Senator Tim Johnson says end Conservatorship for Federal Home Loan Mortgage Corp (FMCC), Federal National Mortgage Assctn Fnni Me (FNMA)

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Senator Tim Johnson says end Conservatorship for Federal Home Loan Mortgage Corp (OTCBB:FMCC), Federal National Mortgage Assctn Fnni Me (OTCBB:FNMA)

Today, Senator Tim Johnson held a Federal Housing Finance Agency (FHFA) hearing titled “The Federal Housing Finance Agency: Balancing Stability, Growth, and Affordability in the Mortgage Market.” Senator Johnson is the Chairman of the Senate Banking Committee.

“I call this hearing to order. Welcome back to the Committee, Director Watt.  Since this is likely my last hearing regarding the GSEs, I would like to urge my colleagues to continue our hard work to move past the housing crisis.  Over the past few years, we and our staffs have spent countless hours wrestling with possible solutions and pitfalls.  Some options are not practical while others are too ideological, but we still need to find a solution.
“The Enterprises remain trapped in conservatorship today.  FHFA continues to perform the dual role of both regulating and running the businesses of the largest entities in the mortgage market.  This is not sustainable, and there is no consensus in Congress regarding how to move forward.
“All the while the credit box remains extremely narrow, locking out many potential borrowers with good credit, including first-time homebuyers who are needed to expand and sustain our recovery.  While I oppose returning to exotic products with confusing terms, we need to find a way to bring the pendulum back to rational underwriting.  Unfortunately, the tight credit conditions will remain a challenge while the future structure of the mortgage market is uncertain.
“FHFA, under Director Watt’s guidance, is taking steps to provide more certainty to the market and expand access for borrowers.  These initiatives include expanding the loan-to-value requirements from 95 LTV to 97 LTV, updating reps-and-warrants frameworks, and developing Neighborhood Stabilization Initiative pilot programs in Detroit and Chicago.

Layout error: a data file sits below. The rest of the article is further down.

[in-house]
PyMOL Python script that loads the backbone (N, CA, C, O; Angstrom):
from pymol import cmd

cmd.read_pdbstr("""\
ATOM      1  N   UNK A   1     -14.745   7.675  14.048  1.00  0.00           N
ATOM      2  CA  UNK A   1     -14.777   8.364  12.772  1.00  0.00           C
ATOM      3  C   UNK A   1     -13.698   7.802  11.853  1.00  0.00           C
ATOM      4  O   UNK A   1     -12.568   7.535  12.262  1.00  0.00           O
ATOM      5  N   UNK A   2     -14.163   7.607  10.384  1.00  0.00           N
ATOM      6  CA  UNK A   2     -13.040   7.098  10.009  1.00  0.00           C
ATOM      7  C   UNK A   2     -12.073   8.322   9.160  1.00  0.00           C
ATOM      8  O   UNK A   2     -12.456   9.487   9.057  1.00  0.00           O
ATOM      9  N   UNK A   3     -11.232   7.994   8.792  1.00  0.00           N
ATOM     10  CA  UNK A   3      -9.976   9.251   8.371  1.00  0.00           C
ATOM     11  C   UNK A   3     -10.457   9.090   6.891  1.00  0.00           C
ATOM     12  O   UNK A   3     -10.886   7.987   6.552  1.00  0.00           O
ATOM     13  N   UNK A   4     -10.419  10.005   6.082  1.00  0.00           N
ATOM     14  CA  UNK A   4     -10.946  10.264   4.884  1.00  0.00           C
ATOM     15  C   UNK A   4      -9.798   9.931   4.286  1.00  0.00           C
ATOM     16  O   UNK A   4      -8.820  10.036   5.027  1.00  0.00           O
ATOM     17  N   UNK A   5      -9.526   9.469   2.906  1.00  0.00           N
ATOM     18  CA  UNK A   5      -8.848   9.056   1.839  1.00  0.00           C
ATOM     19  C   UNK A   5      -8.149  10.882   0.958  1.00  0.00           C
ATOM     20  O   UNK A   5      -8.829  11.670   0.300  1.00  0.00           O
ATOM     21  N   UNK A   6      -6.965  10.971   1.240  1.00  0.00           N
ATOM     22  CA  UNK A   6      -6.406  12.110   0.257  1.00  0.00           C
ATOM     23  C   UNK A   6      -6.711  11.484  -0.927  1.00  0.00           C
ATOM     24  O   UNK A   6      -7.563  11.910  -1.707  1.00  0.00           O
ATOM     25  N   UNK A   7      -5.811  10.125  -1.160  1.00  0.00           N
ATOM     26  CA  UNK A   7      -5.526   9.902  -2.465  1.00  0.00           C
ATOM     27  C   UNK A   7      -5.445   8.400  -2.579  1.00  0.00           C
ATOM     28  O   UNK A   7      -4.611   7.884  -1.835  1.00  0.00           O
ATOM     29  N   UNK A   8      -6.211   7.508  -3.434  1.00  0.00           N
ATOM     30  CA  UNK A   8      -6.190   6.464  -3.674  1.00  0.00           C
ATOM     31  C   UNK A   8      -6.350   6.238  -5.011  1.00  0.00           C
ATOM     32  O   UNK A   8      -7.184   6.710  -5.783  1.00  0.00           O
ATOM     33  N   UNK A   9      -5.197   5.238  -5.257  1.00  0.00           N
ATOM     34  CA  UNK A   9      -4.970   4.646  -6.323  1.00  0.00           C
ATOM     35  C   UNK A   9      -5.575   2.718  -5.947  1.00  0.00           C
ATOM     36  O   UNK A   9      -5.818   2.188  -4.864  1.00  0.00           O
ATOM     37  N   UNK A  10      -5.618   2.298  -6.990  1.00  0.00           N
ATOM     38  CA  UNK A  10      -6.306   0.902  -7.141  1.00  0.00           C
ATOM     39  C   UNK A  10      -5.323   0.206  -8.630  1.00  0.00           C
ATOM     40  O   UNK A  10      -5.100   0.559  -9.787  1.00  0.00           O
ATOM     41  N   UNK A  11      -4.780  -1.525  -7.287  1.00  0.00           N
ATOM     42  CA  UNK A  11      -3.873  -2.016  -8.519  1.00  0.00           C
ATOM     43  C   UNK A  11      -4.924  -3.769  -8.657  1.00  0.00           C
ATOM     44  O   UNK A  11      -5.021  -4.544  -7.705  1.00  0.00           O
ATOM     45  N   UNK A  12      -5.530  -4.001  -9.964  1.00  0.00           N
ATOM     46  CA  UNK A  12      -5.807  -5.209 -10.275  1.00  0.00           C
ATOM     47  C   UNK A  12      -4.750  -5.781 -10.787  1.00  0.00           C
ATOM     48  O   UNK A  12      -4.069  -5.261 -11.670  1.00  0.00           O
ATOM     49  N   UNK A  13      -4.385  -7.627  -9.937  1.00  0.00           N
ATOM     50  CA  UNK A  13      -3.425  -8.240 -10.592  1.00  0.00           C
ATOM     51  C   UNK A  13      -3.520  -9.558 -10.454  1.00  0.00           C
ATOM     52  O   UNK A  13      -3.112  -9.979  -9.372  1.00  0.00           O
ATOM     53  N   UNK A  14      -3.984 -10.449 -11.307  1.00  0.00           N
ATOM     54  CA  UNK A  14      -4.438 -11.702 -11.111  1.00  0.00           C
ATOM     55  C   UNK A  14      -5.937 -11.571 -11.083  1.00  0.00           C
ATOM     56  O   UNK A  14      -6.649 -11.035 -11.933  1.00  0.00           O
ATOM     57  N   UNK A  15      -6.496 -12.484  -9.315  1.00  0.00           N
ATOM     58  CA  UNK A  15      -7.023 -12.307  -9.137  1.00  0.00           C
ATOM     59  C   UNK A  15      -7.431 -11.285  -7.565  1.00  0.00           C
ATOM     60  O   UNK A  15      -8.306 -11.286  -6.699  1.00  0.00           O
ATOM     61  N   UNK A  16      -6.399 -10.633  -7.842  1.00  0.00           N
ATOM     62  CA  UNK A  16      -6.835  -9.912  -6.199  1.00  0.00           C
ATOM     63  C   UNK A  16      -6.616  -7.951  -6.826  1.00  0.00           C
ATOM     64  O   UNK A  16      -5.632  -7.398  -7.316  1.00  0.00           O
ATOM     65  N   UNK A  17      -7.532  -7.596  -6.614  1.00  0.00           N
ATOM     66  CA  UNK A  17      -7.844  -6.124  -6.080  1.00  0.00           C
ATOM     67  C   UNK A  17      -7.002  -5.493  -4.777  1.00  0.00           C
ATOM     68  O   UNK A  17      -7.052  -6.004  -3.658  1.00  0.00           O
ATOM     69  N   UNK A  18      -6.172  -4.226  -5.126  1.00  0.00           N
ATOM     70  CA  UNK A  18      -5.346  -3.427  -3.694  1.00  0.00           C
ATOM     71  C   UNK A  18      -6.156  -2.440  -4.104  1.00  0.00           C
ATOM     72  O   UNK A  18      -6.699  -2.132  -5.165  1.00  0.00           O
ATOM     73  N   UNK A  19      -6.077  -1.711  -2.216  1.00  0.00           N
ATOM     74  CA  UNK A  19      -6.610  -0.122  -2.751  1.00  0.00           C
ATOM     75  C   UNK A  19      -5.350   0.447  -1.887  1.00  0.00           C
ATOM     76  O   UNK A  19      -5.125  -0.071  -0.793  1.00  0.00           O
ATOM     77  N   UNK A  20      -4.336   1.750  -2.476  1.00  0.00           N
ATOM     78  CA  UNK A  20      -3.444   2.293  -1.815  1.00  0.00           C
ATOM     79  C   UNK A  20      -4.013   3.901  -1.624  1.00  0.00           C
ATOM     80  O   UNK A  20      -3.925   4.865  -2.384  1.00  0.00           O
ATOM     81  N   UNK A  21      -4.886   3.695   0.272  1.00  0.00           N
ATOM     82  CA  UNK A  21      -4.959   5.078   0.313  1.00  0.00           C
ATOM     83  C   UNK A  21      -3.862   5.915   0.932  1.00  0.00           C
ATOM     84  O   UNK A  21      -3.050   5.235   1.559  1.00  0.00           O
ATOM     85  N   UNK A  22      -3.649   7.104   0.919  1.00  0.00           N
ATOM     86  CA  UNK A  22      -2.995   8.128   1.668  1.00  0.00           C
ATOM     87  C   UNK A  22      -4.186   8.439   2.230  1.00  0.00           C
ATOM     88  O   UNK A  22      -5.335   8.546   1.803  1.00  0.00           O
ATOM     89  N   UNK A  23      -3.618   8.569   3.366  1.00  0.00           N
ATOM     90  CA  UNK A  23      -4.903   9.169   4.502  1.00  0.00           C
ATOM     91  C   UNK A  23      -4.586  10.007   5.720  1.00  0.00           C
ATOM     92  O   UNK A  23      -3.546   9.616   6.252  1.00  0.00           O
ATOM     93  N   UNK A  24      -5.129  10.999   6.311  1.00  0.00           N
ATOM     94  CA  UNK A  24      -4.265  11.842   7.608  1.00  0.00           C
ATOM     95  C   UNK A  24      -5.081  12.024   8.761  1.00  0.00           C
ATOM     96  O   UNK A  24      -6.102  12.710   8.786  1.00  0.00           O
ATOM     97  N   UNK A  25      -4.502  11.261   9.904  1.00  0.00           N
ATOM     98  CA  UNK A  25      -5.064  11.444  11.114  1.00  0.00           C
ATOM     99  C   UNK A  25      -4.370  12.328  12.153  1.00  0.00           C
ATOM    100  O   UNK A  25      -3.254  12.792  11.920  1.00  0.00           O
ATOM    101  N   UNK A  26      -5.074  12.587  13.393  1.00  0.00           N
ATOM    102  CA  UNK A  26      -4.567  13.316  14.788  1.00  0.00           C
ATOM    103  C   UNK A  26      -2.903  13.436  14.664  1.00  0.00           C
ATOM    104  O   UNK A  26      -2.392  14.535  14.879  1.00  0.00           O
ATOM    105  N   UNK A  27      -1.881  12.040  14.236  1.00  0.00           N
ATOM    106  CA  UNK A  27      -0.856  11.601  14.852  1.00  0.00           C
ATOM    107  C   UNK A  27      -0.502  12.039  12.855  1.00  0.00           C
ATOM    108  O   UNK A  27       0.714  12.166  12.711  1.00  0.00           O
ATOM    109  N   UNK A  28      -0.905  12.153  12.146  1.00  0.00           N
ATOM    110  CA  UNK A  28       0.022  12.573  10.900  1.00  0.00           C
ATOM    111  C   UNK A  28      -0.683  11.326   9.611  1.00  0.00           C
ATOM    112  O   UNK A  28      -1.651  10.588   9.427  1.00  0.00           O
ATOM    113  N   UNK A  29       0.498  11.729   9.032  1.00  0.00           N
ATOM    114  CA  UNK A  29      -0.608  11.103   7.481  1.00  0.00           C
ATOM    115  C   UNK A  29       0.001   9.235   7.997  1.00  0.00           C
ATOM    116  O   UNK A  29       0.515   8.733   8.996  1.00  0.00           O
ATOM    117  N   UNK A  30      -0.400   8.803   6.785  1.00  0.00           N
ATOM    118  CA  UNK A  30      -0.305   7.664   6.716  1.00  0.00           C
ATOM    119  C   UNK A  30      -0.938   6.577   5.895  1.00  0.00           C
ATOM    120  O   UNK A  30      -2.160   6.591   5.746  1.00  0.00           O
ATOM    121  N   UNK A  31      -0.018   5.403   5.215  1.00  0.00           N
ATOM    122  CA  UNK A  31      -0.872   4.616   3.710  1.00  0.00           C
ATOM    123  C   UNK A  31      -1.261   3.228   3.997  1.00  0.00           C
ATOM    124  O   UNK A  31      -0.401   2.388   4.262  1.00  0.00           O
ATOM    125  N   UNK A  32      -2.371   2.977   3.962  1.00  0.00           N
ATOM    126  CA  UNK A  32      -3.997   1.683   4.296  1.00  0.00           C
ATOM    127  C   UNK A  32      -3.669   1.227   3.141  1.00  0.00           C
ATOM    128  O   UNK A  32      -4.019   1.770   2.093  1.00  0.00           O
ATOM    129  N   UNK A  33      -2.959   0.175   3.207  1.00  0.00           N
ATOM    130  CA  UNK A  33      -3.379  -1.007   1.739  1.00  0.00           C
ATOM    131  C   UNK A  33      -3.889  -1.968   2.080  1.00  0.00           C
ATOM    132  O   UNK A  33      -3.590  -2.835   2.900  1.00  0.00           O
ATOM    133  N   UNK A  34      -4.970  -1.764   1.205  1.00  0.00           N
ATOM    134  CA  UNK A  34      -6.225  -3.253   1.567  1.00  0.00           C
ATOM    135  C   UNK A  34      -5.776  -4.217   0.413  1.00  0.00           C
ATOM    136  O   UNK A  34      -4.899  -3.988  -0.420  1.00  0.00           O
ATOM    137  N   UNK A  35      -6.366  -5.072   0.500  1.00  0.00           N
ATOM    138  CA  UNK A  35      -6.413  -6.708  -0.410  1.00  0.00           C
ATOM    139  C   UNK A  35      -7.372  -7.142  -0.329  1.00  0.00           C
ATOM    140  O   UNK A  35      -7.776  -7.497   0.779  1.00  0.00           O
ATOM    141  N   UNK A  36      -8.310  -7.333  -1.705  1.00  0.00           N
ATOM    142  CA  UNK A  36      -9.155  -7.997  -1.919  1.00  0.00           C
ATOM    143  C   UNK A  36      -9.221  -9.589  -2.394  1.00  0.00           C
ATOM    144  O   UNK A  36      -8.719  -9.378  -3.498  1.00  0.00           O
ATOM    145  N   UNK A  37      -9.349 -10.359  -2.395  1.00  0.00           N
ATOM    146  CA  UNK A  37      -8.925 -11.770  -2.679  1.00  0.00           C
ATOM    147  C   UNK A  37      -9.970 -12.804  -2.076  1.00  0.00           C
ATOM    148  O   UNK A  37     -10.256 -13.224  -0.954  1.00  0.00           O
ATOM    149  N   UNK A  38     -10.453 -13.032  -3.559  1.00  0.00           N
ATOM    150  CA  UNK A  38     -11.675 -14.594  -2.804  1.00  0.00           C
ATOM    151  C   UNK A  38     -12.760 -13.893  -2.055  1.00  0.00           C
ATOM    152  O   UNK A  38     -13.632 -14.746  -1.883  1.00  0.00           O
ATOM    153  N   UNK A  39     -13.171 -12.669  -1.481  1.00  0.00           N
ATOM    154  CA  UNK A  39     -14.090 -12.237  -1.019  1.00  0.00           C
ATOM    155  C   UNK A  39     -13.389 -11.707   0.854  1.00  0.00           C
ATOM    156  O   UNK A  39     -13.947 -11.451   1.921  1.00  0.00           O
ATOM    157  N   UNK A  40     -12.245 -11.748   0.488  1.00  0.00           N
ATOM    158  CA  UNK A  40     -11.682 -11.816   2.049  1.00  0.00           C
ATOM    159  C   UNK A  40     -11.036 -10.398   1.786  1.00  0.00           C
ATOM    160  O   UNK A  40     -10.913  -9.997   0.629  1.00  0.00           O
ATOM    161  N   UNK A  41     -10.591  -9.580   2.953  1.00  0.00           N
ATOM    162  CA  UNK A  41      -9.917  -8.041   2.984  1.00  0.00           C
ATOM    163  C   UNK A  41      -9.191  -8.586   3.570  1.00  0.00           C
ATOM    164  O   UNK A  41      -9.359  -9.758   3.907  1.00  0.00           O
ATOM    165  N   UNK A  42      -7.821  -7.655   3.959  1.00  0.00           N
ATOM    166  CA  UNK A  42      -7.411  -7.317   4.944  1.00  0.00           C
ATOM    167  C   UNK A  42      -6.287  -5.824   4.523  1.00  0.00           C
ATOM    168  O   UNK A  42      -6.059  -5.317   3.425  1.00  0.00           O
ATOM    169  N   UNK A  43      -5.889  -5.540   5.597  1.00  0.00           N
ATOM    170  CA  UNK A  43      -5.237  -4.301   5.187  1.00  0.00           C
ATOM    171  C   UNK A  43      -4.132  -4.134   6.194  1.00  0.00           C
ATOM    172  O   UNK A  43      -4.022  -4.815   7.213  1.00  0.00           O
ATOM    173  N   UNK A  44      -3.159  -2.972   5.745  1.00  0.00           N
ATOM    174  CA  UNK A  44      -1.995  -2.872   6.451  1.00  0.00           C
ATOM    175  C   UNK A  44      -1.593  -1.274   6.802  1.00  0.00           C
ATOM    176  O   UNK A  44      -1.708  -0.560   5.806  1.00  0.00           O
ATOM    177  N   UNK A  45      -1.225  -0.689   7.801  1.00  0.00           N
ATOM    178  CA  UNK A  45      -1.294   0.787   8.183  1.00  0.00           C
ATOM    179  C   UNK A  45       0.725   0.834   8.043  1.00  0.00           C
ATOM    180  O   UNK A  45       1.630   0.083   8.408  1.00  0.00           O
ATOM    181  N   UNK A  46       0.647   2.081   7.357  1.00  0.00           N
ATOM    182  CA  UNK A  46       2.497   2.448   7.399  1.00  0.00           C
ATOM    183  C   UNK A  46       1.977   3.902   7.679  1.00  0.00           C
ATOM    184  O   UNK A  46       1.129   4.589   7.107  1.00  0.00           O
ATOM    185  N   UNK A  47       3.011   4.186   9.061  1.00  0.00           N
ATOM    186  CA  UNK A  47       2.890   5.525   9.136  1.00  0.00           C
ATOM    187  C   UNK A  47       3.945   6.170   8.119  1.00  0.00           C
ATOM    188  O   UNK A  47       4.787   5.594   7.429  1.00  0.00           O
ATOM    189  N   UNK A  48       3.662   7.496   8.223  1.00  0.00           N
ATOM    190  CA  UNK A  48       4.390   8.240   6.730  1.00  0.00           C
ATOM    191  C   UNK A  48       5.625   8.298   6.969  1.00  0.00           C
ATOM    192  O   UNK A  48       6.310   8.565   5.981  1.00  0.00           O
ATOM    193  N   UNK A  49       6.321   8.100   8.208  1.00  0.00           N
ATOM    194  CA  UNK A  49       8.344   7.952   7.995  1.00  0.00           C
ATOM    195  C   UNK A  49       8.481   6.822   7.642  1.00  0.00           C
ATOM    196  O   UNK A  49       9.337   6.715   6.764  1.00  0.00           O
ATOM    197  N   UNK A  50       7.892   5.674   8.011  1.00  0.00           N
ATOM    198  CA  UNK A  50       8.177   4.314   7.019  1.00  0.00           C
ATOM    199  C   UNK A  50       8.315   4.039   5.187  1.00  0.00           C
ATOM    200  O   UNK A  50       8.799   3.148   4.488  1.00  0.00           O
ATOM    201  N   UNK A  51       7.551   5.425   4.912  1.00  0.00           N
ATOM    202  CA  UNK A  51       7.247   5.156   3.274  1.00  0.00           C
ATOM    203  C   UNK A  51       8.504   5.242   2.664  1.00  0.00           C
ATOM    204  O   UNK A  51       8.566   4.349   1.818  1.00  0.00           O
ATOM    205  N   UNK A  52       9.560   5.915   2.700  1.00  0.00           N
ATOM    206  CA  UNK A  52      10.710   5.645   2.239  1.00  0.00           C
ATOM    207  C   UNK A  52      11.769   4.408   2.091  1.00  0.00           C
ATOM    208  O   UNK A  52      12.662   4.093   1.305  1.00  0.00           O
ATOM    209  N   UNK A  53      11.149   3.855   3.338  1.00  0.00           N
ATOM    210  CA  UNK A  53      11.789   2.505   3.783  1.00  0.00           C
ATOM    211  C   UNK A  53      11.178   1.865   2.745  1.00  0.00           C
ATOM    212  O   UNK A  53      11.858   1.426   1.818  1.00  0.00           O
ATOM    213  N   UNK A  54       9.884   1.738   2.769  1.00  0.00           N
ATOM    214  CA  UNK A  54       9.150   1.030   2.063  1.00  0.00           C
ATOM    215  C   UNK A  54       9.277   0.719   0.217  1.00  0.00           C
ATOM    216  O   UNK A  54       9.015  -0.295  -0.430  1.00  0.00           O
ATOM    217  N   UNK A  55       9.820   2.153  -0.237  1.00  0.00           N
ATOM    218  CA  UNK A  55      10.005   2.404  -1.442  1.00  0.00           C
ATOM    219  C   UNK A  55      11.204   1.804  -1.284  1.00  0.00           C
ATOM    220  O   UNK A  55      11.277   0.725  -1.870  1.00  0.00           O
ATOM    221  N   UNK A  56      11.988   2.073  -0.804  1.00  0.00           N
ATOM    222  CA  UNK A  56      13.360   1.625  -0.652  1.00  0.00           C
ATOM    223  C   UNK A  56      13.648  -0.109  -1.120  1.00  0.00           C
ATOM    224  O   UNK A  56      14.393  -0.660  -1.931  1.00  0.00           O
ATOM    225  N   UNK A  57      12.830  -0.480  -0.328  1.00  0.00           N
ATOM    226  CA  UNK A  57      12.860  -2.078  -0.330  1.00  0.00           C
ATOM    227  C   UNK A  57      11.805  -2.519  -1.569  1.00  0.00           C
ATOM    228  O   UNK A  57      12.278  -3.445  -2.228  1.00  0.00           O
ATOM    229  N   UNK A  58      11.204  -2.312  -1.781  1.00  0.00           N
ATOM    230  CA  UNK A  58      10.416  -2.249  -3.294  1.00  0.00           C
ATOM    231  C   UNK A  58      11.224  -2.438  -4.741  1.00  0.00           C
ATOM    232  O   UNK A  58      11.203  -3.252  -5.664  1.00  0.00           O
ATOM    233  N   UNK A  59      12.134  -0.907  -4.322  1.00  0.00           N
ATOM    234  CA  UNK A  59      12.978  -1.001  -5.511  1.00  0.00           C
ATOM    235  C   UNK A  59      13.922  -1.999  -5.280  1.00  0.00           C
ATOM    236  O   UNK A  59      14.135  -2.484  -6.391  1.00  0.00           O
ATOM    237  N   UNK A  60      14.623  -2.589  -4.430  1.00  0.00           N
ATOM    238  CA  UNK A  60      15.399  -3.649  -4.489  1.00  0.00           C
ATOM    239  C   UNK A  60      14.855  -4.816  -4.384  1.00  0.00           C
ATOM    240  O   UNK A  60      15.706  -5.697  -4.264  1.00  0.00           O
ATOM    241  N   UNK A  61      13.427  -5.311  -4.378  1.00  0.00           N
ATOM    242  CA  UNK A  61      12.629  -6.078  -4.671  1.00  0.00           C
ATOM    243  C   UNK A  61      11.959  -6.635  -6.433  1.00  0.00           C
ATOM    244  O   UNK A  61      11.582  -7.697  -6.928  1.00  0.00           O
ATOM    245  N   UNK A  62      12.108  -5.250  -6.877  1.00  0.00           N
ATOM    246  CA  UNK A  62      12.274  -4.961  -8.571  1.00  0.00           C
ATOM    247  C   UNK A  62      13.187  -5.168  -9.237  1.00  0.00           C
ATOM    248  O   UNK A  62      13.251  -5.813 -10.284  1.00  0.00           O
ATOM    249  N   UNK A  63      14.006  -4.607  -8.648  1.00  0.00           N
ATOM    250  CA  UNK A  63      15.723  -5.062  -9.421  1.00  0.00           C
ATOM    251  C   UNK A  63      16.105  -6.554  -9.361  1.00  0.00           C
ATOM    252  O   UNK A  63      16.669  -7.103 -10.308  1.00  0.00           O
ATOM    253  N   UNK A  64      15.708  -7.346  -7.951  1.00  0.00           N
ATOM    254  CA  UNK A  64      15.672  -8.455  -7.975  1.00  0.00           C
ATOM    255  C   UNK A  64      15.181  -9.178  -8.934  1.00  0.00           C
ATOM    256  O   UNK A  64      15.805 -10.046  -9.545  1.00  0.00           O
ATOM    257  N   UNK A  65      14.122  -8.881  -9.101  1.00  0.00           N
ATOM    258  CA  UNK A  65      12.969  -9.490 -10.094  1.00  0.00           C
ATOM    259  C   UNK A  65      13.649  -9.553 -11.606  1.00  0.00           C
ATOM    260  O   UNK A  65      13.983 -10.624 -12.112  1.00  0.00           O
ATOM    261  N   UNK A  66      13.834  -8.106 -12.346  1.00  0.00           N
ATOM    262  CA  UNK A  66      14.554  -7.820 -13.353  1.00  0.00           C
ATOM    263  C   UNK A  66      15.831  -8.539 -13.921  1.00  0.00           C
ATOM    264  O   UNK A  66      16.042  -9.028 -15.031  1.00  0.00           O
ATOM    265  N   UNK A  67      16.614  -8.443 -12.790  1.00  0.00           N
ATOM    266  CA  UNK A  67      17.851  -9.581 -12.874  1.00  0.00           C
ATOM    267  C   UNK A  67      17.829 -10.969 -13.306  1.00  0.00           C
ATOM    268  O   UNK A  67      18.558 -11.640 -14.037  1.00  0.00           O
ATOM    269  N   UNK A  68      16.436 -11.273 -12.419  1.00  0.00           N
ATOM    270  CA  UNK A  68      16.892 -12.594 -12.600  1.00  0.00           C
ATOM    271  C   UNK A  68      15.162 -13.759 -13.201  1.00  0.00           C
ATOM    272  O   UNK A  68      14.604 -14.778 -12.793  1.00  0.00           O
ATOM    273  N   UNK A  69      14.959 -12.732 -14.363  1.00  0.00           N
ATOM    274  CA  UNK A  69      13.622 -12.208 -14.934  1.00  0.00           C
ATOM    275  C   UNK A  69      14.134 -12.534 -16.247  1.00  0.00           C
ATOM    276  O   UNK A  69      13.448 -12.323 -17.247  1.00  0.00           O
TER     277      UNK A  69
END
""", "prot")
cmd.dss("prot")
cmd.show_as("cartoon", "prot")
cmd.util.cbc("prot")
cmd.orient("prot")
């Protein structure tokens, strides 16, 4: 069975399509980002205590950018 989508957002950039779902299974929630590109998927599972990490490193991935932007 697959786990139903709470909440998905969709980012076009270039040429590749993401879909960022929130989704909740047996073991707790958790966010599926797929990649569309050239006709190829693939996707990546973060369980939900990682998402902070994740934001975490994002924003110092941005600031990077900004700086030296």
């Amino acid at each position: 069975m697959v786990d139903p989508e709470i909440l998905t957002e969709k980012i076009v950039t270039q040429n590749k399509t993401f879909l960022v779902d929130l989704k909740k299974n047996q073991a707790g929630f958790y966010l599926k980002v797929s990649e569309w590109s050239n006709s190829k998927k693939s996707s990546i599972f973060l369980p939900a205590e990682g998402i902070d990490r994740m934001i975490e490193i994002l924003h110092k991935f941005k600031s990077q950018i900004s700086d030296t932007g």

“I applaud Director Watt and his team at FHFA for taking steps to stabilize the Enterprises and the housing market.  Focusing the common securitization platform on the Enterprises, exploring a single security to increase liquidity, and developing stronger counterparty oversight are all efforts that will help stabilize the market for the future.  However, there is only so much that can be accomplished while the Enterprises are in limbo.
“Everyone agrees that conservatorship cannot continue forever, so I hope my colleagues will keep working towards a more certain future for the housing market.  However, if Congress cannot agree on a smooth, more certain path forward, I urge you, Director Watt, to engage the Treasury Department in talks to end the conservatorship.
“Before I finish, I want to thank my colleagues on this Committee, as well as their staffs and my staff, for all their hard work on housing finance reform.  I especially want to thank Ranking Member Crapo and his staff for their faithful partnership.”

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  • Brian Deisenroth

    Conservatorship shall be, and was intended to be, temporary. The time has come for the gov’t to be a man and honor their end of the contract.

    • Schlac Ter

      What do you think that would mean for investors of FMCC and FNMA? There’s been talk for years about dumping them and starting up something new that Congress is supposed to come up with to make it all perfect. Congress is not very bright, they are lazy, I can’t imagine them pulling anything out of a hat that suddenly does away with all the ills of the two mortgage assctns that are there already. And why start from scratch anyway? Waste of money and time. My personal hope is that they should pull out like they said they would and then leave things as is. They’ve made billions off the two; just pocket the money and leave it be. But Congress frequently doesn’t do as I want.

      • Brian Deisenroth

        Good thought process here, Schlac. And I think you’re right.

        In the opinion of many analysts, long shareholders have much to gain from a release of the gov’t conservatorship. Fannie/Freddie own over $5 trillion in mortgages and have paid back the majority share in their bailout costs. Far more than any bank during the bailout. I am no expert here, but the evidence points to only one thing: Fannie/Freddie cannot be purged because they are just too big to fail.

  • John Q Public

    I believe FMMC and FNMA are absolute STEALS at this price.

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